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The Surprisingly Rare Sanctuary From Urban Freeway Noise

There are precious few places in the Minneapolis region where you can escape the whirr of speeding cars. Map: Adam Froehlig at Streets.mn

There are precious few places in the Minneapolis region where you can escape the whir of speeding cars. Map: Adam Froehlig at Streets.mn

Bill Lindeke at Network blog Twin City Sidewalks says he grew up in a rather bucolic setting. Even so, he wasn’t able to escape the constant whir of speeding cars. The old farmhouse on a half-acre lot where he grew up is just three-quarters of a mile from Interstate 35E. And in that way, he was like almost everyone else in the Twin Cities, he points out:

It made me realize that freeways are surprisingly close to most houses. It’s increasingly difficult to find anywhere within the 494-694 ring of the Twin Cities where you can’t hear the high pitched whir of tires all hours of the day and night… Cars are a backdrop to every outdoor conversation, every rustle of leaves, and every birdsong day in and day out forever.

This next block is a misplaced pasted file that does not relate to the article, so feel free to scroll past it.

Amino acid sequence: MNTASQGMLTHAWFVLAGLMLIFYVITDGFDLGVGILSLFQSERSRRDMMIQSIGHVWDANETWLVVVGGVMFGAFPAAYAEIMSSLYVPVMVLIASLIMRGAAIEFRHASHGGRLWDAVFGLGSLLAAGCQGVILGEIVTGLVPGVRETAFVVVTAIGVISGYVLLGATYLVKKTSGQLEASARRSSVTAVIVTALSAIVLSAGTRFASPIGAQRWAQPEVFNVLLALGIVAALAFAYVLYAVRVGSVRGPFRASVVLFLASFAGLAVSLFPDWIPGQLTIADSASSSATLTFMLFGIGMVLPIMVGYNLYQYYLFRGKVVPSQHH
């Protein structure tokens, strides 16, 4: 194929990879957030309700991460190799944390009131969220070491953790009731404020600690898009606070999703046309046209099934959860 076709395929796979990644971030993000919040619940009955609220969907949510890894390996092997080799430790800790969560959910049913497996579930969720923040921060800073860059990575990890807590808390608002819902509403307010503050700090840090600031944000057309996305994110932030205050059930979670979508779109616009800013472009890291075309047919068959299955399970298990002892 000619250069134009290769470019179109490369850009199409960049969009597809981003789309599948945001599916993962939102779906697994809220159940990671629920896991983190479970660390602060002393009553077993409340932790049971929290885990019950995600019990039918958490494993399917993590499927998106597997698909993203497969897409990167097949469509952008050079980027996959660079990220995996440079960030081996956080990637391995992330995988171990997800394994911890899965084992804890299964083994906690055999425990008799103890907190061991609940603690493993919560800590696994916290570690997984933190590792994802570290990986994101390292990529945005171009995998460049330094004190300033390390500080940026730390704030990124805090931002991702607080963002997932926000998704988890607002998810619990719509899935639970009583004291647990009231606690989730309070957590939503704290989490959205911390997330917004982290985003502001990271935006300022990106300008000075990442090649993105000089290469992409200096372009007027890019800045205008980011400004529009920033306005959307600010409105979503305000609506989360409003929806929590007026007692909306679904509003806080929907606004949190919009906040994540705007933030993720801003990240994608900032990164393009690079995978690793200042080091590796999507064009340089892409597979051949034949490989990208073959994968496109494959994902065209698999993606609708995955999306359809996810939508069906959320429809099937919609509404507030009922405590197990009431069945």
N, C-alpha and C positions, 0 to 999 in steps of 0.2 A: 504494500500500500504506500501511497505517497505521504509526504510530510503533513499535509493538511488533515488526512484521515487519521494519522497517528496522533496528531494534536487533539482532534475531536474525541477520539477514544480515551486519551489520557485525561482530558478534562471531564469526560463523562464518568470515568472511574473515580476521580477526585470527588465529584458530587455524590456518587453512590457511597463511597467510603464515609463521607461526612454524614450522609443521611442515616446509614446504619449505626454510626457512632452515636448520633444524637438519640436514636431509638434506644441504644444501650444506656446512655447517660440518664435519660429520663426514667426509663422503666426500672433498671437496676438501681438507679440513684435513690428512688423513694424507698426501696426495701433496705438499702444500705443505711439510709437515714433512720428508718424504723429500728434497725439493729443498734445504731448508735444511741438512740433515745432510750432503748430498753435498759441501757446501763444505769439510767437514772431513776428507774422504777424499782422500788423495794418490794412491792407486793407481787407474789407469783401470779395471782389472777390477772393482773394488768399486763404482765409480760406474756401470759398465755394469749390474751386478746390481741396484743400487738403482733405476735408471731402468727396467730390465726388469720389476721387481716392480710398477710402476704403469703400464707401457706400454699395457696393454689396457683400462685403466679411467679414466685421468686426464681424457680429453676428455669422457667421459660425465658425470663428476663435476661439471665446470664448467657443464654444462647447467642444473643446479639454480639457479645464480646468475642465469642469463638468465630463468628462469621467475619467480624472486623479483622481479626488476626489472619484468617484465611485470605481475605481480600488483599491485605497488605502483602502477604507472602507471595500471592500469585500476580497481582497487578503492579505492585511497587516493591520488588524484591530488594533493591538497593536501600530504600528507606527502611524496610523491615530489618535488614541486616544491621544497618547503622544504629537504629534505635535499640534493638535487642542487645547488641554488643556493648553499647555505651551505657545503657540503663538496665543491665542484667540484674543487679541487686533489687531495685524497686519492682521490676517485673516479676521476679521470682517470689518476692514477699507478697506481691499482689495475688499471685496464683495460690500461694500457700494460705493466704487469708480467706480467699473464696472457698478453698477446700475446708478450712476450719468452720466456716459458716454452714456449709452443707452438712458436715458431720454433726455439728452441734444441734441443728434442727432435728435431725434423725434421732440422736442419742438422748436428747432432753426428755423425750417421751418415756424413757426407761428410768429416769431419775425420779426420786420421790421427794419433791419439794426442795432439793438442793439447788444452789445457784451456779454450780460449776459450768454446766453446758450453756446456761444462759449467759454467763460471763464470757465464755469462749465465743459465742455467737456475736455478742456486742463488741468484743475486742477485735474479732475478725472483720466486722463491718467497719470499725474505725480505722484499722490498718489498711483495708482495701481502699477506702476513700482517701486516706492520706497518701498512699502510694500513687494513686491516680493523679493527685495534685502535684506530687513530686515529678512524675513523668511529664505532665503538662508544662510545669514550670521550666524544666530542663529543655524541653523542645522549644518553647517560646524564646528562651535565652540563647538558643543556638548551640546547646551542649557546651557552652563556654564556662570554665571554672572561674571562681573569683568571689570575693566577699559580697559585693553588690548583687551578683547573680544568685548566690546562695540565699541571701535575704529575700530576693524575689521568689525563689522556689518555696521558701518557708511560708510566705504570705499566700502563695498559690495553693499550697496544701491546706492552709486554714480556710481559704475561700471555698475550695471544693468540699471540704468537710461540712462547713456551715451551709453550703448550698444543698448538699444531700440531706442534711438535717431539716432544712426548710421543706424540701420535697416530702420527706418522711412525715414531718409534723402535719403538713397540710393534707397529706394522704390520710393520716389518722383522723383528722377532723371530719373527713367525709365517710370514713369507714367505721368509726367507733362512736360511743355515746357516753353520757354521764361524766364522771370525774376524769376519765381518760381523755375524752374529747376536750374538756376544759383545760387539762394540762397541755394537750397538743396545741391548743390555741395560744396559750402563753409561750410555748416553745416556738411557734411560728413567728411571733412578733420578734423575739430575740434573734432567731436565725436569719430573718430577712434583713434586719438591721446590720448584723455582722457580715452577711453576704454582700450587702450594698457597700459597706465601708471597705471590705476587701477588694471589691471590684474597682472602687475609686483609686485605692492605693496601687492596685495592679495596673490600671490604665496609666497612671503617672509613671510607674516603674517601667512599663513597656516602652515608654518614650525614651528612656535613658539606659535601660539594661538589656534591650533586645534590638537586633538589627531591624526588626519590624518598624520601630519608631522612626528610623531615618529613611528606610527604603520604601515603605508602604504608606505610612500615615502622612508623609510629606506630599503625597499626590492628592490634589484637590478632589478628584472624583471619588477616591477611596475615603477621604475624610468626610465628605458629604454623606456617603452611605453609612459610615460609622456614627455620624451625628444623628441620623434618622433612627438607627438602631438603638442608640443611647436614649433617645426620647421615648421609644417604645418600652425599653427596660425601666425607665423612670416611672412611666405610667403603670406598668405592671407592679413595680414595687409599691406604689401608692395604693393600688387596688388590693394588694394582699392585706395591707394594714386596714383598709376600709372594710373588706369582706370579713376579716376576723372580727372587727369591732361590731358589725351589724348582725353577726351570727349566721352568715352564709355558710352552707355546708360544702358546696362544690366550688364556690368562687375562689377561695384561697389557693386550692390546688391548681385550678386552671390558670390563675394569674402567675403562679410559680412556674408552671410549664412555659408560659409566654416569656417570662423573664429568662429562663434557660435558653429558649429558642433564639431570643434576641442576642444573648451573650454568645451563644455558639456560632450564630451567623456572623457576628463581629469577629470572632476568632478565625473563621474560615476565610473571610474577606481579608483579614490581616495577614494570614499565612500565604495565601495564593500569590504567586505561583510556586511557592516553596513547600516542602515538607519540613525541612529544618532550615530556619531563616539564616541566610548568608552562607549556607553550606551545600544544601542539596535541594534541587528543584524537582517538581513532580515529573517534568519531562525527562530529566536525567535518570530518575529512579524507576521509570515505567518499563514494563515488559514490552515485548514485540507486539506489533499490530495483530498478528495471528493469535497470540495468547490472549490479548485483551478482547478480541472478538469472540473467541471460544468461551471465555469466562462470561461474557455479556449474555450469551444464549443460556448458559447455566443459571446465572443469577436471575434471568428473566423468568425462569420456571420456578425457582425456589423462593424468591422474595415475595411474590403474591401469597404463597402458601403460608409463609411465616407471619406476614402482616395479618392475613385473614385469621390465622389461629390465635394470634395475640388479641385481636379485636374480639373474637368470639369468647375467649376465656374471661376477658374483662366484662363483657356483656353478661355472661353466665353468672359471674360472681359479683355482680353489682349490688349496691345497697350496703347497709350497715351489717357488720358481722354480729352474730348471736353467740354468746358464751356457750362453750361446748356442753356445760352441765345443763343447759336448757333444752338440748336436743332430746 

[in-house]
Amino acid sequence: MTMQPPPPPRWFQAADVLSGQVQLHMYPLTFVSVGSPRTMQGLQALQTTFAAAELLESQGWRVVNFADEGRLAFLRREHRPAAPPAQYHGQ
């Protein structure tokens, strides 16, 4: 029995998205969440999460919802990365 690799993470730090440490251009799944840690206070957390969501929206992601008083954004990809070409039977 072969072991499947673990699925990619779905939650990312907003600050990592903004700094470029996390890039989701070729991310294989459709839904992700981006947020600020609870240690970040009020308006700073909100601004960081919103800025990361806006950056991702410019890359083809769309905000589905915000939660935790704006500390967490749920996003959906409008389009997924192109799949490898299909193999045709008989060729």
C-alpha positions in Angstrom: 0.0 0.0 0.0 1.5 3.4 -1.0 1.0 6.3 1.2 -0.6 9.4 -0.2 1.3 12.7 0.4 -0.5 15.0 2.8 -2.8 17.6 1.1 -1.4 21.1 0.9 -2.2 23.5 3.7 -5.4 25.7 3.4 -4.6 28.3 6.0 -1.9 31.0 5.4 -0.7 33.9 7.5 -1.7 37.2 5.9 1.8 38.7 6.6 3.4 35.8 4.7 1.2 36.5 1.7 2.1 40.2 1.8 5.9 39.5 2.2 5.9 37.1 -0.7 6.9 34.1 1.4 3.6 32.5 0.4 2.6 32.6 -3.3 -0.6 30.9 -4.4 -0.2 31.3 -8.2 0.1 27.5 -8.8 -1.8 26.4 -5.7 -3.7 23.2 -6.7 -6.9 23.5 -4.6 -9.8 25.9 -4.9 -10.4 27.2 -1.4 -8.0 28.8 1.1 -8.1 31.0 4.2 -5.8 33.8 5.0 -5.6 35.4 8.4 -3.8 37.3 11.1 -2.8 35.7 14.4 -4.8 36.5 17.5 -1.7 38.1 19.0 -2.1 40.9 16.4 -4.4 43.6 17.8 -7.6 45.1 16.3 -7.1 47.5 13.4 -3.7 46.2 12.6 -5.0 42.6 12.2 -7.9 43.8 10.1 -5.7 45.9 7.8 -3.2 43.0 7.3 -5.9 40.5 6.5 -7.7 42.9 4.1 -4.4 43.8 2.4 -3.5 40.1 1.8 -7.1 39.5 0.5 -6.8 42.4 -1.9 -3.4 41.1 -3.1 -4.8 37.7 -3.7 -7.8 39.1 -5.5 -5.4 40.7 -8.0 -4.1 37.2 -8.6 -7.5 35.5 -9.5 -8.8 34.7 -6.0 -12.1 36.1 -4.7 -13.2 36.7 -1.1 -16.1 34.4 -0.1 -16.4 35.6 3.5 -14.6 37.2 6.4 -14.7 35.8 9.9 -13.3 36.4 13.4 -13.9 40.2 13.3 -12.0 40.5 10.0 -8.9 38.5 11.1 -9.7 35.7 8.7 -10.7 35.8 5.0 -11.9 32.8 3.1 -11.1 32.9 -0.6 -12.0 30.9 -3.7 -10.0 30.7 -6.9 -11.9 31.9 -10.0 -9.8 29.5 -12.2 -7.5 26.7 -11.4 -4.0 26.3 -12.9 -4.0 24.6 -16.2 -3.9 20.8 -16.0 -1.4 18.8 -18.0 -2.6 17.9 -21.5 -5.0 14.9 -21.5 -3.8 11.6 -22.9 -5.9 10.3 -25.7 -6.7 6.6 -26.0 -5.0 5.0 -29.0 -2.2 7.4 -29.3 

The other day at streets.mn, Adam Froehlig made a map that answered one of the questions that’s been nagging at my earlobe for years: Where are the respites from the whir? Is there anywhere in Minneapolis or Saint Paul where you can escape the sound of tires, if even for a brief moment in the middle of the night?

While it’s not perfect, Alex’s map [above] does point to a few small places where freeways might be at least a mile off.

There are precious few of these freeway-free pockets in Minneapolis: a pie slice of Northeast Minneapolis, a halo surrounding Lakes Harriet and (Haystacks) Calhoun, a few tiny pieces of South, and a peripheral edge of North Minneapolis. Is there a silent way that these neighborhoods help with delicate sanity?

Elsewhere on the Network today: Forward Lookout warns that a proposed constitutional amendment in Wisconsin could exacerbate the state DOT’s roads-only approach. TriTag says that despite what some opponents are saying, canceling light rail plans in Waterloo won’t actually save taxpayers any money. And the State Smart Transportation Institute points to a new study demonstrating the impact of the federal Safe Routes to School Program on travel habits.

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